Dakota Prairie Creates a Museum Experience of Their Own

As mentioned in the previous Innovation Learned Lab post, questions have the power to transform curiosity into a quest for knowledge. “How can we create a museum experience for other learners at Dakota Prairie?” inspired a group of children from Dakota Prairie Elementary to set out on the following quest.

With consideration for others in mind, a group of kindergarteners and junior kindergarteners set out on a quest to transform an empty classroom at their school into their own children’s museum. These children valued their opportunity to visit the museum weekly for Innovation Learning Lab and wanted to share that experience with others. Their first step was to find ways to further understand how experiences at the Children’s Museum of South Dakota connected to their goal of creating a museum experience at their school. The tools of play, material exploration, documenting, sharing, revisiting, and reflecting were key to accomplishing this goal.

Play is a natural strategy used by children for learning and making meaning. As children playfully explored exhibit spaces, they were charged with the question “would this be a good exhibit to include in our museum at Dakota Prairie?” After playing they talked about their experiences, resulting in ideas and possibilities coming to life for their museum.

Materials give an opportunity to bring ideas to life. They help thoughts become tangible, real-life objects. Exploring the materials invited children to envision if they should consider them for their museum experience at school.  With the support of 2nd and 3rd graders from Dakota Prairie, they diligently documented their reasons for wanting certain materials in their museum.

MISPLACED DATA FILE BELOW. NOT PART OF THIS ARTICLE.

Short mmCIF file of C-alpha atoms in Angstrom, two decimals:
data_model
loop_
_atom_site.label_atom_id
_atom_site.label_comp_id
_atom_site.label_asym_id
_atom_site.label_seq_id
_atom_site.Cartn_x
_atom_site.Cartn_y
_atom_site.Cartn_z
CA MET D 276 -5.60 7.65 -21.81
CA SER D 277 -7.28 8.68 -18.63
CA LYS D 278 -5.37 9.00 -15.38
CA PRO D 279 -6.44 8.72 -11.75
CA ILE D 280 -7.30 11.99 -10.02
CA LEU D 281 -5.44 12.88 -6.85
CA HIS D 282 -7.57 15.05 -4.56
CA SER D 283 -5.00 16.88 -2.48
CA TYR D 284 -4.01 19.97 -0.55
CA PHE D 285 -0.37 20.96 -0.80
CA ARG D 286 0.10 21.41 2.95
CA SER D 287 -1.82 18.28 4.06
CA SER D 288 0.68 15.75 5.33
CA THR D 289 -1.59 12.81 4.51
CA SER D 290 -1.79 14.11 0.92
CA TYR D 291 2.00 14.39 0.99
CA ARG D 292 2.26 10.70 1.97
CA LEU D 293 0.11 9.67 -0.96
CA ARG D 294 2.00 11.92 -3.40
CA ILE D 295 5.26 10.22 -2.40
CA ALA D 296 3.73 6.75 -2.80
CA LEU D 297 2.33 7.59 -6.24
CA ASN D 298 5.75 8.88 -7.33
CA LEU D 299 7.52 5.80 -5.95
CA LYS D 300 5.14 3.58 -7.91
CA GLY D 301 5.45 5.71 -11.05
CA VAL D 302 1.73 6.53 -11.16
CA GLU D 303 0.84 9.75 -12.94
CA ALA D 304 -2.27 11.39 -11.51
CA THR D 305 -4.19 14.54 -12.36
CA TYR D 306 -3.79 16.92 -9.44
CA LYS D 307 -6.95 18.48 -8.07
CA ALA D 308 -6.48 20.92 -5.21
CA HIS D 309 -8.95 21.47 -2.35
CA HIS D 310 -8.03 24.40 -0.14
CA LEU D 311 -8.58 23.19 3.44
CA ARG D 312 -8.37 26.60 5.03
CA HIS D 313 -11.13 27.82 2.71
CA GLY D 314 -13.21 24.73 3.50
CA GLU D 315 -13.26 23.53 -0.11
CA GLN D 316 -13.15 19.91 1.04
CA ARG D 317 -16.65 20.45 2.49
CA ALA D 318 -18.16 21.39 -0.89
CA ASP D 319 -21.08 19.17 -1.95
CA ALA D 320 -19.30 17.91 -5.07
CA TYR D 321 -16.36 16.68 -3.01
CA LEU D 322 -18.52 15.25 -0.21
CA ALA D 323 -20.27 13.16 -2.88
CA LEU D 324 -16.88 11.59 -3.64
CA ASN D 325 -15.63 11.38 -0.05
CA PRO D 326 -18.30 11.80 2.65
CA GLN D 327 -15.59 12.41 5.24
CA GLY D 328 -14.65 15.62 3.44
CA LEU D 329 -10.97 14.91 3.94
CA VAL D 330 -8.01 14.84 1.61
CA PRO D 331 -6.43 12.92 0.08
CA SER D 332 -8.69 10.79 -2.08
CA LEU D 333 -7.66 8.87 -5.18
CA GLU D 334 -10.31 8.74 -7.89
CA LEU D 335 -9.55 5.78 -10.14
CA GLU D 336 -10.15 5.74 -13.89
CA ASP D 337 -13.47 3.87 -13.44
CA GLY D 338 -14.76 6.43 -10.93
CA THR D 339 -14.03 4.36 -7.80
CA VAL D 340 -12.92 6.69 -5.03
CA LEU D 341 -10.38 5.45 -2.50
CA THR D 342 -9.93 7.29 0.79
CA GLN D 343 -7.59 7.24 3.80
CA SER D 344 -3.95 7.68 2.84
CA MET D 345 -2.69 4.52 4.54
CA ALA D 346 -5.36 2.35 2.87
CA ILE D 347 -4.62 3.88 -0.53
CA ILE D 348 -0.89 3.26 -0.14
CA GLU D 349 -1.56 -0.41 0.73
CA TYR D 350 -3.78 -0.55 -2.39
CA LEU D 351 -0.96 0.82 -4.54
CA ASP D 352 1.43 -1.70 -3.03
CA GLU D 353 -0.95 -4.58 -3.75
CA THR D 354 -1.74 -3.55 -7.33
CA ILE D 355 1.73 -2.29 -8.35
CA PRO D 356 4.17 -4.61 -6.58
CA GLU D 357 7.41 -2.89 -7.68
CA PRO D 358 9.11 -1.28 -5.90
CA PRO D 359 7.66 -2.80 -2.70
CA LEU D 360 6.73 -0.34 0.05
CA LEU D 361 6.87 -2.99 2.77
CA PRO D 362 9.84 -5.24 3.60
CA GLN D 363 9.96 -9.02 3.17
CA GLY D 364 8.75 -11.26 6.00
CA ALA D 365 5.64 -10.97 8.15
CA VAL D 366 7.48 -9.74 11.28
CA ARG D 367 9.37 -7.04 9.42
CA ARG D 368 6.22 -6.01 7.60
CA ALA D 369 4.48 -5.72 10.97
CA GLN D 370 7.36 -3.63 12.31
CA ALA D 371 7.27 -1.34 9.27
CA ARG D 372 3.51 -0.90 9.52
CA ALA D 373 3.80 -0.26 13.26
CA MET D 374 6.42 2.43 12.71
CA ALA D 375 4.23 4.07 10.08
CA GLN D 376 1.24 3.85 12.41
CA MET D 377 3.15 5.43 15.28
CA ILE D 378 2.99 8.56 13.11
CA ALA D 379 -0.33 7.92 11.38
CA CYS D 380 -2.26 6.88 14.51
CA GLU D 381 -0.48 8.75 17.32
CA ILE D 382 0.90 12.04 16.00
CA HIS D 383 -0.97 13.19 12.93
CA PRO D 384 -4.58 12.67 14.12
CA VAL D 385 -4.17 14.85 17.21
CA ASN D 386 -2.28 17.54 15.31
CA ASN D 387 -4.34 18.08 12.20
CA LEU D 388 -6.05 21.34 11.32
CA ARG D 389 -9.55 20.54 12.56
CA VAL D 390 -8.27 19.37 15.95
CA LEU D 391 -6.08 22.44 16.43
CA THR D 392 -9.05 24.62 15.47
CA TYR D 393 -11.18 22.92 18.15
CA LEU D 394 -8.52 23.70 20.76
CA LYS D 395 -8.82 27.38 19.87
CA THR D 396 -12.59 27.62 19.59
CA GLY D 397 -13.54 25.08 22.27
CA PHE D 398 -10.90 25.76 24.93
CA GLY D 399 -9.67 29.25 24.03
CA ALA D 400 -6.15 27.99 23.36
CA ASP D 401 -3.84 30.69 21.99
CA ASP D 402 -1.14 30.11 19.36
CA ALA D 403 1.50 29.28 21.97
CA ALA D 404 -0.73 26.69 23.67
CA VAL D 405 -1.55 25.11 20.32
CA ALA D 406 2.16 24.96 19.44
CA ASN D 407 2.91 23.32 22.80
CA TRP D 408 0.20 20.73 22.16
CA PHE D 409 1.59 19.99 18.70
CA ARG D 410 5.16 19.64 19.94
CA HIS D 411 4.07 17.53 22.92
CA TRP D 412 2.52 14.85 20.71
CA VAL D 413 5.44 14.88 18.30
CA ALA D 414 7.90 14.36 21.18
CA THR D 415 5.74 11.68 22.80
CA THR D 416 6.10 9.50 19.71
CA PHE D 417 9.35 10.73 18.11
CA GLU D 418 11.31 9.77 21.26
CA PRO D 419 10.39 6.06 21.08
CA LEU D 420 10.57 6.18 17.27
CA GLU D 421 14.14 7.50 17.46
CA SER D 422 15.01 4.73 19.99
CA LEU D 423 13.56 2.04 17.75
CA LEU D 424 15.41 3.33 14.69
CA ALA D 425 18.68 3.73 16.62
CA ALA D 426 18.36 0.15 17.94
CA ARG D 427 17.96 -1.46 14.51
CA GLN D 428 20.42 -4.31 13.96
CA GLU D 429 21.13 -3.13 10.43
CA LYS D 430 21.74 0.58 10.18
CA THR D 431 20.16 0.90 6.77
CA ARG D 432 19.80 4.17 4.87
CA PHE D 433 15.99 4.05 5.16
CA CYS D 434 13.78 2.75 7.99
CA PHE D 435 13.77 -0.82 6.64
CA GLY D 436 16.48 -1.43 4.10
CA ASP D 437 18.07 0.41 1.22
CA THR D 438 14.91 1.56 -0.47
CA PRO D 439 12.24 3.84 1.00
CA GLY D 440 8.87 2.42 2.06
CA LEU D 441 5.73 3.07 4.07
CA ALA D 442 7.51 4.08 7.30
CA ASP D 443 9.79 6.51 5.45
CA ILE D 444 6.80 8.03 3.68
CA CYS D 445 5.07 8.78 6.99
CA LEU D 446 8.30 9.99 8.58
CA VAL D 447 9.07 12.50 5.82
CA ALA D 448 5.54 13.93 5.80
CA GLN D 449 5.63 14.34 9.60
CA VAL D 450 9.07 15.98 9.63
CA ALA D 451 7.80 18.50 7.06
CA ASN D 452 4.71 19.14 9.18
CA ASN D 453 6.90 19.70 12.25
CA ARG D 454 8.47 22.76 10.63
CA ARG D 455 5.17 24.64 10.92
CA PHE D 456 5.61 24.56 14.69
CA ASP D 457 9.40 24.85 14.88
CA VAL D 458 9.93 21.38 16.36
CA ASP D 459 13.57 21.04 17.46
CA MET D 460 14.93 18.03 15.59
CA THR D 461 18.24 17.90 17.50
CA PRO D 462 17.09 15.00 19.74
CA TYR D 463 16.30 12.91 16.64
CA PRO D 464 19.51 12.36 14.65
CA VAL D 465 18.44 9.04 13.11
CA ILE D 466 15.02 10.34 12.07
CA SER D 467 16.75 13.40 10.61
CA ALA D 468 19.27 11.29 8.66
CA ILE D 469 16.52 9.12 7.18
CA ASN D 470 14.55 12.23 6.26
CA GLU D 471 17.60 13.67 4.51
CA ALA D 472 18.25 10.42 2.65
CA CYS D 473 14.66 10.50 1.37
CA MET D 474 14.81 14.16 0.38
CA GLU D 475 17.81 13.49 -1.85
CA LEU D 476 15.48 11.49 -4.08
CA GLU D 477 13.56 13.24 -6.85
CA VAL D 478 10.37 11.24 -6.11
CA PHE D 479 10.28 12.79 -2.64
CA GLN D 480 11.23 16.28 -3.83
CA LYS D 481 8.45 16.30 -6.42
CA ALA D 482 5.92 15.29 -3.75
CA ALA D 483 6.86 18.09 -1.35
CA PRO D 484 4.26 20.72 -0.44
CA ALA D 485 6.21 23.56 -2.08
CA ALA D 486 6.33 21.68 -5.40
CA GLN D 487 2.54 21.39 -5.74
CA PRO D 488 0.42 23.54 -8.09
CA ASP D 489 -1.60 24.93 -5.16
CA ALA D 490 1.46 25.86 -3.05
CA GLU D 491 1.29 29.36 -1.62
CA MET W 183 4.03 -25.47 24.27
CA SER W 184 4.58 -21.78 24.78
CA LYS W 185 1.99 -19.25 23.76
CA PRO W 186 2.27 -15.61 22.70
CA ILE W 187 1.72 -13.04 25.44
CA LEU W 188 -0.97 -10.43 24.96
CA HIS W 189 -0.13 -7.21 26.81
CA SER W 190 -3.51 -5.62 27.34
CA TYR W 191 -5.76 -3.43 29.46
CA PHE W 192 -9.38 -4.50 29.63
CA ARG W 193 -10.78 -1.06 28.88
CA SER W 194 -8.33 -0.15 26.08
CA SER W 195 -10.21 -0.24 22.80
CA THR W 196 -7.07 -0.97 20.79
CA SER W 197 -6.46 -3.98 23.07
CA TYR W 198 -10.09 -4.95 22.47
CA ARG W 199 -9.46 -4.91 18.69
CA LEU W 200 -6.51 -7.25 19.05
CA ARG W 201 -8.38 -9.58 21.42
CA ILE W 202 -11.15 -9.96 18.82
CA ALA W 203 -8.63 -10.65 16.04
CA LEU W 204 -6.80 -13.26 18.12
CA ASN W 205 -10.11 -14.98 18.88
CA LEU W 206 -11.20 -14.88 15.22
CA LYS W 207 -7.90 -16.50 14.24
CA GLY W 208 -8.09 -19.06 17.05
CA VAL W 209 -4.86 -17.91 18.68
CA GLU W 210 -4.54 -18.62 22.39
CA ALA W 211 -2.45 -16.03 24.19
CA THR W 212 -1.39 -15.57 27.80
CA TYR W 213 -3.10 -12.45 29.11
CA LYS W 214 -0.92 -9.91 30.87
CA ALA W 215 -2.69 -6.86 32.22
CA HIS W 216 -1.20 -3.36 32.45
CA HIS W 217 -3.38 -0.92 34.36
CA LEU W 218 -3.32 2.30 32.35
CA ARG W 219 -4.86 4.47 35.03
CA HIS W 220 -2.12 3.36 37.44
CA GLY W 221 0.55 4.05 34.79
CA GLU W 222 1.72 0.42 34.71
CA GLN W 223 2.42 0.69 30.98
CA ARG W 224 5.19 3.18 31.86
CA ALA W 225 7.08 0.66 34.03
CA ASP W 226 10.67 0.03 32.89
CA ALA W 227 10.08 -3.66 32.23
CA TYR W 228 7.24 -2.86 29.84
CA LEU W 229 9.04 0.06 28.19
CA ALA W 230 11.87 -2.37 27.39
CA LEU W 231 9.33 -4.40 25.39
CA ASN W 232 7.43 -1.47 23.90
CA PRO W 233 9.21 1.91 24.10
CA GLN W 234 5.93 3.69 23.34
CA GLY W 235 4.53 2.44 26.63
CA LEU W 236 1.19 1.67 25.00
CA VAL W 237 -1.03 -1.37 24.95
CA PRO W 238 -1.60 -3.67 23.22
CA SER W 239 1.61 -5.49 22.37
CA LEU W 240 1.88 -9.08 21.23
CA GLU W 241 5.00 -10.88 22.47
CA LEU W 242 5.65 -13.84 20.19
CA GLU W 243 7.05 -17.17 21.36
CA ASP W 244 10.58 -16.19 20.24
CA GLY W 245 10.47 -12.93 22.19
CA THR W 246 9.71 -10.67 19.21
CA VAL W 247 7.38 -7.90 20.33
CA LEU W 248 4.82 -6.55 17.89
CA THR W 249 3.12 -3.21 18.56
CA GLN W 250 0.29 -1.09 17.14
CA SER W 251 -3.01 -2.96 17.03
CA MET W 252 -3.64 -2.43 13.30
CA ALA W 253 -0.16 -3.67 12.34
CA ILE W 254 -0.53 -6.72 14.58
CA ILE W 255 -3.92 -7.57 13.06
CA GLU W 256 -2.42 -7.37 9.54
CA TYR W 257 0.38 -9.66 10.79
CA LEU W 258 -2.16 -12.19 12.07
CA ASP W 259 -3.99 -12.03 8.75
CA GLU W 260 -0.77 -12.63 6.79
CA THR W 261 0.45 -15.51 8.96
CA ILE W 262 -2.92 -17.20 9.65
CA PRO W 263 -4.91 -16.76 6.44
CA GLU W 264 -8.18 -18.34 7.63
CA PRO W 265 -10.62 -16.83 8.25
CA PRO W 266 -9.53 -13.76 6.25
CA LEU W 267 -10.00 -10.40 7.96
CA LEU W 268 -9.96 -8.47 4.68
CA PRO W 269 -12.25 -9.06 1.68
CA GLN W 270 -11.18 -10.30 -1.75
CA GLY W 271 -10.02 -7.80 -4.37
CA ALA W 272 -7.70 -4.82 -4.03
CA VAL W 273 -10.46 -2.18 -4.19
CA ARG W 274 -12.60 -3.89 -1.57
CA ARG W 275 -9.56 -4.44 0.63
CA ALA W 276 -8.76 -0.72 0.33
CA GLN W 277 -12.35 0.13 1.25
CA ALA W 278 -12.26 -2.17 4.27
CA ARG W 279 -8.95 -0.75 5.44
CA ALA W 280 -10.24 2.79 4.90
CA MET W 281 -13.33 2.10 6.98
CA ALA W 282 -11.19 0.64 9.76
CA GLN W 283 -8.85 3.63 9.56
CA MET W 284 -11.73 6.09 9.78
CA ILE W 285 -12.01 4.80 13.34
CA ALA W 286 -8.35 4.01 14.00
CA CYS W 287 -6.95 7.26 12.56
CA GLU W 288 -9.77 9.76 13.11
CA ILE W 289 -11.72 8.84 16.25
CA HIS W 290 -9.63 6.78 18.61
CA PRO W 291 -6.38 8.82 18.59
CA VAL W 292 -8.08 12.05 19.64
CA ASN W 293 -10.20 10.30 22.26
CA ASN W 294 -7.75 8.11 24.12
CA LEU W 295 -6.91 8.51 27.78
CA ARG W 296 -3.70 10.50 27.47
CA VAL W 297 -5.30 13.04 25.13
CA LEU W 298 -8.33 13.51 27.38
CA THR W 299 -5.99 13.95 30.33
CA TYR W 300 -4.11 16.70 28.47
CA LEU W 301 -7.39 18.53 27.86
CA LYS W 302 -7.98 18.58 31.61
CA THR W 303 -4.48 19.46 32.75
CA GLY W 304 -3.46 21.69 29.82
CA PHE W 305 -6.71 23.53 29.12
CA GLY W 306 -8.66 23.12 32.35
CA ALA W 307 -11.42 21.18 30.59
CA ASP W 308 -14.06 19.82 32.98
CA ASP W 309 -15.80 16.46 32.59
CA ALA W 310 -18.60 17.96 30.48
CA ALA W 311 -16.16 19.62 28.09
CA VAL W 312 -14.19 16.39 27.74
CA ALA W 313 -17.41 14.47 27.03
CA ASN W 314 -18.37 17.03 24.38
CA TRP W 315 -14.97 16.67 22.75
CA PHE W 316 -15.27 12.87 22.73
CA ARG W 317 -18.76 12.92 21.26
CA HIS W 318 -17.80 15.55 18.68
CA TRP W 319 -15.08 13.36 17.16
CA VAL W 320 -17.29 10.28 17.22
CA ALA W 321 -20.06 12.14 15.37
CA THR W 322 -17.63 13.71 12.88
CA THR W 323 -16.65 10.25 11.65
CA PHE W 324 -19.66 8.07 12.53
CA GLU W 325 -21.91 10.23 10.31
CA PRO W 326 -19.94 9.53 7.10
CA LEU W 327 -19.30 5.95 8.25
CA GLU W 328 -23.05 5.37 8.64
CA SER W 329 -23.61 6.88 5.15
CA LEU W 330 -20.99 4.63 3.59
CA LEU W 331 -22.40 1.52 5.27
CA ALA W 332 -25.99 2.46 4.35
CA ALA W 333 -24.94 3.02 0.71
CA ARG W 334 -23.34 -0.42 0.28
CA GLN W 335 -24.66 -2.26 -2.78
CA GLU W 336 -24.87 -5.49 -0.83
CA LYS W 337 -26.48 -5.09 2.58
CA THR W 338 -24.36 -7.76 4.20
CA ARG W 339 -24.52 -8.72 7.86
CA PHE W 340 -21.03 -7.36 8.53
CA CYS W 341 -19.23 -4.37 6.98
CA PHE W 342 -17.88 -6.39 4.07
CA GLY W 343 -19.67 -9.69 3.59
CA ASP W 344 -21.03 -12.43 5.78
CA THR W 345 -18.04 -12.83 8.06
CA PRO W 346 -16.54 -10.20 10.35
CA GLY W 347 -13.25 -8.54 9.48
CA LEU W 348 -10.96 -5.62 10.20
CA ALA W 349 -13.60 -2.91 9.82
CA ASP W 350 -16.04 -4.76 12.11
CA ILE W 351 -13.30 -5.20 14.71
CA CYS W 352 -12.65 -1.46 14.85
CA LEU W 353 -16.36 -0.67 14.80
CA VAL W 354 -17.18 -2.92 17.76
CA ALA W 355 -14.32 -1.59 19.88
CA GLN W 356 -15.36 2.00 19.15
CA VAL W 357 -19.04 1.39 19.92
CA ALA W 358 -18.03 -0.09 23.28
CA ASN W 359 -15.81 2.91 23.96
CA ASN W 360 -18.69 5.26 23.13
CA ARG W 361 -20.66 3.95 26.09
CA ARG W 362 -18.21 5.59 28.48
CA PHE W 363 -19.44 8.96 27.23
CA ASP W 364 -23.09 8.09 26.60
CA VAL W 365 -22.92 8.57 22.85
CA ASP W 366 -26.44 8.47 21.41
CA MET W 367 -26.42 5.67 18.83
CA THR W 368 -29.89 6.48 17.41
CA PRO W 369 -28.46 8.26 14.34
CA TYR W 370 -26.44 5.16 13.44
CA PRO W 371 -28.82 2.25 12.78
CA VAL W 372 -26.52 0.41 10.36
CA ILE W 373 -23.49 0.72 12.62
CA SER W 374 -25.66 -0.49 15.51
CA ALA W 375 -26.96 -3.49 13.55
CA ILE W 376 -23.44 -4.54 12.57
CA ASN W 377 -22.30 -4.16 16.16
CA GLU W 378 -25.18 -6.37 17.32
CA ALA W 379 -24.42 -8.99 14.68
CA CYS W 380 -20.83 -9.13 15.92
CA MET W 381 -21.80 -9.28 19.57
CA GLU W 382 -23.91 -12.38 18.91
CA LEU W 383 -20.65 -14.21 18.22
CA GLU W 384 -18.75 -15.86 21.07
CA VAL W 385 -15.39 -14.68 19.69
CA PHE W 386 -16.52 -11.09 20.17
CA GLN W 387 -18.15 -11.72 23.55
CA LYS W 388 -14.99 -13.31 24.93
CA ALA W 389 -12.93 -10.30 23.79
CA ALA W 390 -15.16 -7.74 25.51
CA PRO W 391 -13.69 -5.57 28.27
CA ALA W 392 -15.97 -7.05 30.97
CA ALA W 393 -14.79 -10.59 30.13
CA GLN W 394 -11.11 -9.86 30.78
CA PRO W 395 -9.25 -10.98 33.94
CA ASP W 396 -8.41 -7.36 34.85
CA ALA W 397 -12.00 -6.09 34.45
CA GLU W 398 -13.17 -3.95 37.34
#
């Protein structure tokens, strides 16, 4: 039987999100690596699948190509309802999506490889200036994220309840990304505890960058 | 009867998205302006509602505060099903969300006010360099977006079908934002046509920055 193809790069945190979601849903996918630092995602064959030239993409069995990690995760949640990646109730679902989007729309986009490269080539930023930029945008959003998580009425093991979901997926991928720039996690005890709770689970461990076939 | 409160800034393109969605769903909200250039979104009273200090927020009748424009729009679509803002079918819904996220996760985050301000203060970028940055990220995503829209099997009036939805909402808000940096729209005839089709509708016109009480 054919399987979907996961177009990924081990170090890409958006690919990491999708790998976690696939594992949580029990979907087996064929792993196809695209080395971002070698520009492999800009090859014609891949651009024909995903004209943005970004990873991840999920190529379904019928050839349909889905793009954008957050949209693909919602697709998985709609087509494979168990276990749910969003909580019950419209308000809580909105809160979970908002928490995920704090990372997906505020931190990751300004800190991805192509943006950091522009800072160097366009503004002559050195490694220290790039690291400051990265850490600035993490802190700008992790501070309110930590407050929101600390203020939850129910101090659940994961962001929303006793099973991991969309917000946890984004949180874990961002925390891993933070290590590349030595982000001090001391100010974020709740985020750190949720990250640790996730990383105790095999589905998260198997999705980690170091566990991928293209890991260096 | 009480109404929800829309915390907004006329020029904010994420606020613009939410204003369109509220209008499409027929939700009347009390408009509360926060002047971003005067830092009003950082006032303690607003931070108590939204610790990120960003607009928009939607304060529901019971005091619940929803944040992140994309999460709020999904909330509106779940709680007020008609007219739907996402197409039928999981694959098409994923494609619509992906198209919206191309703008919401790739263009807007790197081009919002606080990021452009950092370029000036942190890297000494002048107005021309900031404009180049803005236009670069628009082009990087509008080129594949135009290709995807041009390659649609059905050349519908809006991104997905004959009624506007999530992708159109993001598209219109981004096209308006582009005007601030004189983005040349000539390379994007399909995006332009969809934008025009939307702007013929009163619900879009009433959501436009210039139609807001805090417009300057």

• “You have to have enough materials.”
  • “Yeah, so we can build with friends.”
  • “It’s fun building together.”
  • “The materials need to be strong.”
  • “We can build in the gym, it’s big.”

Documenting thoughts, ideas, questions, and discoveries were of utmost importance. Notes, drawings, pictures, and charts all supported the children in organizing their learning and how to apply it to their process of creating a museum experience.

Sharing experiences at the end of each visit to the Children’s Museum helped children to see themselves as contributors to the process. As they shared discoveries, they were encouraged to compare ideas and see opportunities from other people’s perspectives. These dialogues helped piece together the next steps they would take back at school.

Revisiting their documentation at school helped evolve the connection between their museum experiences and the museum they were creating. Children used digital tools to draw some of their favorite museum exhibits. Later they tallied the top favorites so they could vote on which ones to include in their museum.

        

Reflection was a powerful tool in the construction of a deeper understanding of ideas. Philosopher and educator, John Dewey, states that “we do not learn from experience… we learn from reflecting on experience.”  As children’s thoughts deepened through reflection, they uncovered the reality of making their Dakota Prairie Museum happen.

  • “We can map out what the museum could look like.”
  • “The Children’s Museum can share some of their materials”
  • “We can ask the school to buy some new materials.”
  • “Families can donate materials to us.”
  • “We can make signs for our museum.”

 

 

 

 

 

 

 

Thrills of excitement rang down the halls as the children welcomed their first visitors into the Dakota Prairie Multiage Children’s Museum. The pride of their accomplishments was evident. Because the children sought out and constructed knowledge on their own during the creation of their museum, they became genuinely invested in the process.  The tools of play, material exploration, documenting, sharing, revisiting, and reflecting made this experience a success.

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